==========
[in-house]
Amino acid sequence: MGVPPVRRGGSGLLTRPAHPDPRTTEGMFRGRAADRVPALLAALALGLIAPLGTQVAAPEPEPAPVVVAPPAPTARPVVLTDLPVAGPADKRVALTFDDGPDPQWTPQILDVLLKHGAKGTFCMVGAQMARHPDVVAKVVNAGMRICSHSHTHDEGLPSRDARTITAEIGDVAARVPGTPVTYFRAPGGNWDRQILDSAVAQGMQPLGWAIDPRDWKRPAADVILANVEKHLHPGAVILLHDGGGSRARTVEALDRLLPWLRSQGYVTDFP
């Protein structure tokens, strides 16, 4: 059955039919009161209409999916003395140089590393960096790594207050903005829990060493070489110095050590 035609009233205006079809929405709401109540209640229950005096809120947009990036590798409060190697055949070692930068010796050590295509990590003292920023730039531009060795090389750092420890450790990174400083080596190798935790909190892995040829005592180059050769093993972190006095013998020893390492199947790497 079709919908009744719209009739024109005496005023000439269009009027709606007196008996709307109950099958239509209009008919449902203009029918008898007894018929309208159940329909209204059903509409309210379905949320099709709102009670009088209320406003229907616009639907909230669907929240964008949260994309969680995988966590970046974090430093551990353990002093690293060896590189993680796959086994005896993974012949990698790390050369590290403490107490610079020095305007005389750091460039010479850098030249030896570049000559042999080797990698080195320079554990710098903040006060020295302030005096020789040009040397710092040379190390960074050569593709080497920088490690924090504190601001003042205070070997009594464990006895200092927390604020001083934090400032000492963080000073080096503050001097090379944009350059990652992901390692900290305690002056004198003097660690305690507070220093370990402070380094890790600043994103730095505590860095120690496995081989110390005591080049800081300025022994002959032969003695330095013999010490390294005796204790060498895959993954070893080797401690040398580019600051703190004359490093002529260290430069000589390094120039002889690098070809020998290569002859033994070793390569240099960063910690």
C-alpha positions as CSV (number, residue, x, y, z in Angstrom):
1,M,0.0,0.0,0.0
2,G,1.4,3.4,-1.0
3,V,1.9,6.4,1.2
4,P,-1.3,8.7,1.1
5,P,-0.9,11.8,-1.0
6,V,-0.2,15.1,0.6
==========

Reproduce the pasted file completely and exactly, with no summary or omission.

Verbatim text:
[in-house]
Amino acid sequence: MGVPPVRRGGSGLLTRPAHPDPRTTEGMFRGRAADRVPALLAALALGLIAPLGTQVAAPEPEPAPVVVAPPAPTARPVVLTDLPVAGPADKRVALTFDDGPDPQWTPQILDVLLKHGAKGTFCMVGAQMARHPDVVAKVVNAGMRICSHSHTHDEGLPSRDARTITAEIGDVAARVPGTPVTYFRAPGGNWDRQILDSAVAQGMQPLGWAIDPRDWKRPAADVILANVEKHLHPGAVILLHDGGGSRARTVEALDRLLPWLRSQGYVTDFP
């Protein structure tokens, strides 16, 4: 059955039919009161209409999916003395140089590393960096790594207050903005829990060493070489110095050590 035609009233205006079809929405709401109540209640229950005096809120947009990036590798409060190697055949070692930068010796050590295509990590003292920023730039531009060795090389750092420890450790990174400083080596190798935790909190892995040829005592180059050769093993972190006095013998020893390492199947790497 079709919908009744719209009739024109005496005023000439269009009027709606007196008996709307109950099958239509209009008919449902203009029918008898007894018929309208159940329909209204059903509409309210379905949320099709709102009670009088209320406003229907616009639907909230669907929240964008949260994309969680995988966590970046974090430093551990353990002093690293060896590189993680796959086994005896993974012949990698790390050369590290403490107490610079020095305007005389750091460039010479850098030249030896570049000559042999080797990698080195320079554990710098903040006060020295302030005096020789040009040397710092040379190390960074050569593709080497920088490690924090504190601001003042205070070997009594464990006895200092927390604020001083934090400032000492963080000073080096503050001097090379944009350059990652992901390692900290305690002056004198003097660690305690507070220093370990402070380094890790600043994103730095505590860095120690496995081989110390005591080049800081300025022994002959032969003695330095013999010490390294005796204790060498895959993954070893080797401690040398580019600051703190004359490093002529260290430069000589390094120039002889690098070809020998290569002859033994070793390569240099960063910690």
C-alpha positions as CSV (number, residue, x, y, z in Angstrom):
1,M,0.0,0.0,0.0
2,G,1.4,3.4,-1.0
3,V,1.9,6.4,1.2
4,P,-1.3,8.7,1.1
5,P,-0.9,11.8,-1.0
6,V,-0.2,15.1,0.6